The enforcement action against Direct Security Marketing comes as the ICO has fined Manchester company MyIML £80,000, bringing the total fines issued this week to £150,000.

Staff at MyIML telephoned people, many of whom were registered with the TPS, to try and sell solar panels and other green energy saving equipment.

The ICO began making enquiries into MyIML’s practices after receiving a large number of complaints about the firm in 2013.

The company told the ICO it purchased the data it used to make the calls from a third party. The ICO informed the company this was no excuse for making calls to TPS subscribers and ordered the company to improve its compliance with the law.

The ICO continued to receive complaints about MyIML from individuals registered with the TPS and a decision has now been made to fine the firm for breaking the rules on marketing calls.

Detailed guidance is available on the ICO’s website for companies carrying out marketing explaining their legal requirements under the Data Protection Act and the Privacy and Electronic Communications Regulations. The guidance covers the circumstances in which organisations are able to carry out marketing over the phone, by text, by email, by post or by fax.


  1. The Information Commissioner’s Office upholds information rights in the public interest, promoting openness by public bodies and data privacy for individuals.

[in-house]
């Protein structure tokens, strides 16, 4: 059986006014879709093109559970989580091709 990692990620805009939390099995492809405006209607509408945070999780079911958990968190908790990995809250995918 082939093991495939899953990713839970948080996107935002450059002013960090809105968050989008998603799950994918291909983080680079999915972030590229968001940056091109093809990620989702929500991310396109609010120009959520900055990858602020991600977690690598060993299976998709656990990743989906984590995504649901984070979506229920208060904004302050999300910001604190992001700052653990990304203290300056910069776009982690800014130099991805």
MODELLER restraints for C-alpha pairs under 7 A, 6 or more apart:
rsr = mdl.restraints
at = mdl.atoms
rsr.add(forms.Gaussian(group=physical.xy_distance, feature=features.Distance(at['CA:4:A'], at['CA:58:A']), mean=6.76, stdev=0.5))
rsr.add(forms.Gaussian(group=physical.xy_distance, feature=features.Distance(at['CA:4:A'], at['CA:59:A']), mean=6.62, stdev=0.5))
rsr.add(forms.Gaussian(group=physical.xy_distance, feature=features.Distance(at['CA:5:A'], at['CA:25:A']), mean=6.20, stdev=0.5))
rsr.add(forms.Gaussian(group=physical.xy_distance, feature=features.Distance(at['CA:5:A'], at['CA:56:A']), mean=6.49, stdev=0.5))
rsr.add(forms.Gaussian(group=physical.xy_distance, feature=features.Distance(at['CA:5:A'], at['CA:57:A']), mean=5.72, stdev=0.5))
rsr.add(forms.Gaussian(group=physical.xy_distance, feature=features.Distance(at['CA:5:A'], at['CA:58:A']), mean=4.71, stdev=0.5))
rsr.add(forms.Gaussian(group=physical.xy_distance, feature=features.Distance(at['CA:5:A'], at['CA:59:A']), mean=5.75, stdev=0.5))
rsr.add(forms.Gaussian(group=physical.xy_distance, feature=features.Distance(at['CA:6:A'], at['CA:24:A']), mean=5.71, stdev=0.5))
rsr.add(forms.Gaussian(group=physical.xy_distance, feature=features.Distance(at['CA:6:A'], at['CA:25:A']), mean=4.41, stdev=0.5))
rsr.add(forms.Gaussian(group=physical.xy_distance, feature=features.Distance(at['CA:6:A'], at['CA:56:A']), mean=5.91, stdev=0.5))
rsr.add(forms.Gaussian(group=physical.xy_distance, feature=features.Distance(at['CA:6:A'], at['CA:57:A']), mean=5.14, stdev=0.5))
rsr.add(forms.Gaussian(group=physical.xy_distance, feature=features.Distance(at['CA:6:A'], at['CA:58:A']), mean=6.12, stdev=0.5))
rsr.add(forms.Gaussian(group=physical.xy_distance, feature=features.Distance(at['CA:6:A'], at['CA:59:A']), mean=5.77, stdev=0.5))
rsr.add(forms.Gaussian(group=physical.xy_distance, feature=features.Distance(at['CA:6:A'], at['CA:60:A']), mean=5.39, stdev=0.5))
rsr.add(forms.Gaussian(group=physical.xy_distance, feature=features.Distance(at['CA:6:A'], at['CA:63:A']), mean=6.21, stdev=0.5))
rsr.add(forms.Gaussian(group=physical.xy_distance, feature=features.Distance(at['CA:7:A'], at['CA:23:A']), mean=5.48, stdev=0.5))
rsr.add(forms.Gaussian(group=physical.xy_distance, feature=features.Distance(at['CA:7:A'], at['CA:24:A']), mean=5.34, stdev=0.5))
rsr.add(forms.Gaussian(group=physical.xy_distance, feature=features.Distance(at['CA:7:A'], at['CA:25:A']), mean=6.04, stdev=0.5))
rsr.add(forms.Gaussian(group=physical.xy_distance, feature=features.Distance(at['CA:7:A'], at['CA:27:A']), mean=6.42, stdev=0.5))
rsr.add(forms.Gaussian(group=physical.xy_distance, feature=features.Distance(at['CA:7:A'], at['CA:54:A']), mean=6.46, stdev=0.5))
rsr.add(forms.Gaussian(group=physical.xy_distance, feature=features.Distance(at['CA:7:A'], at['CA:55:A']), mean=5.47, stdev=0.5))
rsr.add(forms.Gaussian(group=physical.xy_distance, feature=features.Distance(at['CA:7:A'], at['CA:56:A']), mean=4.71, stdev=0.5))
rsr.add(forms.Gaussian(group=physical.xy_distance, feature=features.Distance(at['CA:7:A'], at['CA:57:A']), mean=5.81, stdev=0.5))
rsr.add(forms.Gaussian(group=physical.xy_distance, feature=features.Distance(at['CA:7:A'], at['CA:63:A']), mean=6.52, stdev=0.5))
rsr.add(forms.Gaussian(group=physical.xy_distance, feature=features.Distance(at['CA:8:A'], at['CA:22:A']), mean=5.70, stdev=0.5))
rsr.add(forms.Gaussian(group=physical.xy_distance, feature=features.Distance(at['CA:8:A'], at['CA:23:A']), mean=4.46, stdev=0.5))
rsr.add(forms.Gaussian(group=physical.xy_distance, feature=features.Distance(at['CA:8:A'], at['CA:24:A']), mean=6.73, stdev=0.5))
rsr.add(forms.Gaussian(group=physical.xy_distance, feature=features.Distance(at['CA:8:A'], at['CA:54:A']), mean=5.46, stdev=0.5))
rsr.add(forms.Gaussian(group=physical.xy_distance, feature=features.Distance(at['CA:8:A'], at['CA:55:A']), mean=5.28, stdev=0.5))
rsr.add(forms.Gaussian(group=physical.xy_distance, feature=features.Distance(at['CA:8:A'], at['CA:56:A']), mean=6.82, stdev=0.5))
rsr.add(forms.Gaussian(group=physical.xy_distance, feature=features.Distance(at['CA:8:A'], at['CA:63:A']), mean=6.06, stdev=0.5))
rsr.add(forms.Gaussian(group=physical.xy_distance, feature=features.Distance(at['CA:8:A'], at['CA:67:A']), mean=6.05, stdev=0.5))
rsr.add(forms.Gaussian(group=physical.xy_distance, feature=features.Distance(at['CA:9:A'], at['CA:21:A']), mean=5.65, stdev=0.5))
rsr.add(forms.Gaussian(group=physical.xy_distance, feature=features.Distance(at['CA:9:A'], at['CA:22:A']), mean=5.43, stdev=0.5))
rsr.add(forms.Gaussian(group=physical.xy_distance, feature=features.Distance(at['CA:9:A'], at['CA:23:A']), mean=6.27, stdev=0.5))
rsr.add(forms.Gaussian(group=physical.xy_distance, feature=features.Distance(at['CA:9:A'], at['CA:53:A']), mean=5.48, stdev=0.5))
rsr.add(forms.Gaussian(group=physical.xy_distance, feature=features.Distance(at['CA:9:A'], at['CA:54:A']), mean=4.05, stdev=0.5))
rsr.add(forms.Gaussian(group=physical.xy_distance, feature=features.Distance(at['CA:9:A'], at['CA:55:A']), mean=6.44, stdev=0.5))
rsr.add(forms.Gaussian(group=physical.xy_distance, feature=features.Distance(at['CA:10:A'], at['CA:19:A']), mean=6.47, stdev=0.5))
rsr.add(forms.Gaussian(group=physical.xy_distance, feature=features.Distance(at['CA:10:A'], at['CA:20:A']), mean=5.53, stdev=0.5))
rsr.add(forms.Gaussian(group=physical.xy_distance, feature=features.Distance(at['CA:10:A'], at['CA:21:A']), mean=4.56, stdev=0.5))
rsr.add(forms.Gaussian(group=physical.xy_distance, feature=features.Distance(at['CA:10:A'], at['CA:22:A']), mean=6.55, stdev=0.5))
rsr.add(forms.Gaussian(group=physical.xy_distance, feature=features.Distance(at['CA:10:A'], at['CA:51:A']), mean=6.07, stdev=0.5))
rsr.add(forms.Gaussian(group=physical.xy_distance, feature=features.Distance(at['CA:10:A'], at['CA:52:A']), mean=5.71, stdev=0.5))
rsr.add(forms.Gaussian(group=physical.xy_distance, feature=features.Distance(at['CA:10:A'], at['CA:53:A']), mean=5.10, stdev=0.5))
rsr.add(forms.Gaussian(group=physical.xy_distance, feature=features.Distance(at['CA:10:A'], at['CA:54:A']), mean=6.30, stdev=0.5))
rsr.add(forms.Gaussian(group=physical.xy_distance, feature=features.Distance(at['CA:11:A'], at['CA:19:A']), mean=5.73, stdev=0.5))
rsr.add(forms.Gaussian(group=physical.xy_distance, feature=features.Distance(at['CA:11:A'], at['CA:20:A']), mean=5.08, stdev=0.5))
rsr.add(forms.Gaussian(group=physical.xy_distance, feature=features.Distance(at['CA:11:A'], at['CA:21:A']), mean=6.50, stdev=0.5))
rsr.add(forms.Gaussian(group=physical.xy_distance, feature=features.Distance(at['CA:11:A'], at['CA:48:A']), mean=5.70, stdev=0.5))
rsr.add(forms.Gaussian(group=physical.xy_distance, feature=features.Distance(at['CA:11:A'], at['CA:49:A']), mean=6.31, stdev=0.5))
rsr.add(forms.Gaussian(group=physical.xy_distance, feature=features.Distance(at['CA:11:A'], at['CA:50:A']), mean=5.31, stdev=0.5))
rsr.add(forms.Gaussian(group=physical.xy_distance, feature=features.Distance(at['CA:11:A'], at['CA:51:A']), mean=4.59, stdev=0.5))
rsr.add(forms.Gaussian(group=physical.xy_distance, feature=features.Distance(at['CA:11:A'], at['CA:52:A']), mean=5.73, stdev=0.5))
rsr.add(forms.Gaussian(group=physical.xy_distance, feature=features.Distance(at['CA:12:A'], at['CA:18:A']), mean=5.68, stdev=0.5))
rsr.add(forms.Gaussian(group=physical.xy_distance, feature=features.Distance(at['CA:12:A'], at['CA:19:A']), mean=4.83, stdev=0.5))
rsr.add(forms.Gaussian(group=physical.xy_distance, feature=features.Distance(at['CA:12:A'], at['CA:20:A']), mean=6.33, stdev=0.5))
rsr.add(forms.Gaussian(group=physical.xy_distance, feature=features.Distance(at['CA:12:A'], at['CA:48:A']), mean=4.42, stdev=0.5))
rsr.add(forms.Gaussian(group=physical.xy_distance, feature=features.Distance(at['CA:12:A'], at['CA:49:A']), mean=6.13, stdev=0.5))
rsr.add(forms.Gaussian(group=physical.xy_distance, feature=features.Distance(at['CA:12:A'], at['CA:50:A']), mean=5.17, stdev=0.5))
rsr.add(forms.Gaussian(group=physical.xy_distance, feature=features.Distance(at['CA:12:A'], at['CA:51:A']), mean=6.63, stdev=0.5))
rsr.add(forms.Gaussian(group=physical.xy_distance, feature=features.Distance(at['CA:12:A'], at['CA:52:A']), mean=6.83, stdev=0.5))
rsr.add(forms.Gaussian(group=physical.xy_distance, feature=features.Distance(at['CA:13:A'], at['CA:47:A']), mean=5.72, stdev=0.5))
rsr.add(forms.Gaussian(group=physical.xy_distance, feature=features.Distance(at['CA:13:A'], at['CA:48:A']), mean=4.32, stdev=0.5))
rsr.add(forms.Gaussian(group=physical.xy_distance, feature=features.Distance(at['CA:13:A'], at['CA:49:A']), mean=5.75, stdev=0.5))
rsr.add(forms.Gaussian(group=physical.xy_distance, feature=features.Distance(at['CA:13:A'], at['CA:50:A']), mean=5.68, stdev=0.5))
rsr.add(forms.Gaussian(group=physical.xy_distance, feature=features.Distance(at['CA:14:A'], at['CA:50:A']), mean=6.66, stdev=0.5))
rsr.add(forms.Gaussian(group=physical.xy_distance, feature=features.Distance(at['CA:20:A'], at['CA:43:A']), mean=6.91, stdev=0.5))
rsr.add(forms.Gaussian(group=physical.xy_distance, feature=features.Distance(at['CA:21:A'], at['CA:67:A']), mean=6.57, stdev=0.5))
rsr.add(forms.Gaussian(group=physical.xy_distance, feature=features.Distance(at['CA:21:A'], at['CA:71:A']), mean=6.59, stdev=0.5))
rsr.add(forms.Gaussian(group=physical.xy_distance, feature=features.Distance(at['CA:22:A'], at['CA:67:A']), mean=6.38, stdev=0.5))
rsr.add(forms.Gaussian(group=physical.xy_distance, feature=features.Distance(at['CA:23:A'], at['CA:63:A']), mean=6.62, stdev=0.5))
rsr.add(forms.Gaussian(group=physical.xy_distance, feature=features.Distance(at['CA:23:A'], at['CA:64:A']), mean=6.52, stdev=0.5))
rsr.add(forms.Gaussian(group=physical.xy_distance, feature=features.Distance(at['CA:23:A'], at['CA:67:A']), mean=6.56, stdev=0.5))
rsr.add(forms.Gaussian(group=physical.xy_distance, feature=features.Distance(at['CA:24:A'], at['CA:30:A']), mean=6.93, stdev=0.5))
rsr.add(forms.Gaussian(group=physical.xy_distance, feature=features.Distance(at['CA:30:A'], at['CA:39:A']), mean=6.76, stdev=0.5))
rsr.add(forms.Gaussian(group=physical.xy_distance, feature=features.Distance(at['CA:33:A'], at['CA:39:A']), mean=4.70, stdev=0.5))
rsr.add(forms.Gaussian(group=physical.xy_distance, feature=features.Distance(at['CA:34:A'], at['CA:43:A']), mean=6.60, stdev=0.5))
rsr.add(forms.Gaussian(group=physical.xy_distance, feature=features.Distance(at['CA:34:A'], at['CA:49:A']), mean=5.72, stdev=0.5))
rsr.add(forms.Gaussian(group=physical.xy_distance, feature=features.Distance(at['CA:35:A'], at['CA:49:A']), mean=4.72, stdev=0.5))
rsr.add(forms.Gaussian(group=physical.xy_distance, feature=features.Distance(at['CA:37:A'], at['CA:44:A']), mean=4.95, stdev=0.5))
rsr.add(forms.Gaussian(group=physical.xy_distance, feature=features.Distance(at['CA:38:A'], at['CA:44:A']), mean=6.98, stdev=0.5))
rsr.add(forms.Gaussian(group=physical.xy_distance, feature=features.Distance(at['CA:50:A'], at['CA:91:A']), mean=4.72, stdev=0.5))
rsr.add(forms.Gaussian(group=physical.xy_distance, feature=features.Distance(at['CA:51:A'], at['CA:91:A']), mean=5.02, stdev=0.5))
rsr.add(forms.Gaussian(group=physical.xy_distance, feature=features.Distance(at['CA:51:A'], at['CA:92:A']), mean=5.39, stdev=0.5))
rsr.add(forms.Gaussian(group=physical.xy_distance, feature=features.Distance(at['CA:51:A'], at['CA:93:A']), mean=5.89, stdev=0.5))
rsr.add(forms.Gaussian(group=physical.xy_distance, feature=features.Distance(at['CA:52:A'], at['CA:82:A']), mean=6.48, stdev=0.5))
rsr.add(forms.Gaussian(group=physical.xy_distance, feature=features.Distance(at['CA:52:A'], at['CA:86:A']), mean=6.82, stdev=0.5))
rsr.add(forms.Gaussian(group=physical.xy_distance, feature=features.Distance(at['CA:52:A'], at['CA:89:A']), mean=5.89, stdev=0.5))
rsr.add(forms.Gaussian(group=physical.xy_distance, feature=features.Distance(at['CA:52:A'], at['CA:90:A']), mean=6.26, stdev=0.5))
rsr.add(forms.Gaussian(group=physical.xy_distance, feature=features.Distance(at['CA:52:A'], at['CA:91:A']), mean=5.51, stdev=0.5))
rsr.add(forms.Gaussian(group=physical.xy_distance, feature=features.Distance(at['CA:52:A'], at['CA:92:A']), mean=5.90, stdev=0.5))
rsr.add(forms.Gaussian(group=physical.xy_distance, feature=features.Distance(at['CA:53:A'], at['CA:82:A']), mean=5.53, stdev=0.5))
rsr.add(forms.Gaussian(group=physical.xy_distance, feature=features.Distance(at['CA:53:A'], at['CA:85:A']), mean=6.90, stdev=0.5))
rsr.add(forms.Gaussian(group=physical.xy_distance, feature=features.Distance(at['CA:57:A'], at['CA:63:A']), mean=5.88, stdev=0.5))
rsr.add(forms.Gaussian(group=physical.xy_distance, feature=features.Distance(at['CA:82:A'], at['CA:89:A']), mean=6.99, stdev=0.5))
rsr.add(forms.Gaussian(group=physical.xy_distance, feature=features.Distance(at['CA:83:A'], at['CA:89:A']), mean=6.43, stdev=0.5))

1. The ICO has specific responsibilities set out in the Data Protection Act 1998, the Freedom of Information Act 2000, Environmental Information Regulations 2004 and Privacy and Electronic Communications Regulations 2003.
  1. The ICO can take action to change the behaviour of organisations and individuals that collect, use and keep personal information. This includes criminal prosecution, non-criminal enforcement and audit. The ICO has the power to impose a monetary penalty on a data controller of up to £500,000.
  1. Anyone who processes personal information must comply with eight principles of the Data Protection Act, which make sure that personal information is:
  • fairly and lawfully processed;
  • processed for limited purposes;
  • adequate, relevant and not excessive;
  • accurate and up to date;
  • not kept for longer than is necessary;
  • processed in line with your rights;
  • secure; and
  • not transferred to other countries without adequate protection.
  1. The Privacy and Electronic Communications Regulations (PECR) sit alongside the Data Protection Act. They give people specific privacy rights in relation to electronic communications.

There are specific rules on:

  • marketing calls, emails, texts and faxes;
  • cookies (and similar technologies);
  • keeping communications services secure; and
  • customer privacy as regards traffic and location data, itemised billing, line identification, and directory listings.

We aim to help organisations comply with PECR and promote good practice by offering advice and guidance. We will take enforcement action against organisations that persistently ignore their obligations.

  1. Civil Monetary Penalties (CMPs) are subject to a right of appeal to the (First-tier Tribunal) General Regulatory Chamber against the imposition of the monetary penalty and/or the amount of the penalty specified in the monetary penalty notice.
  1. Any monetary penalty is paid into the Treasury’s Consolidated Fund and is not kept by the Information Commissioner’s Office (ICO).
  1. To report a concern to the ICO telephone our helpline 0303 123 1113 or go toico.org.uk/concerns/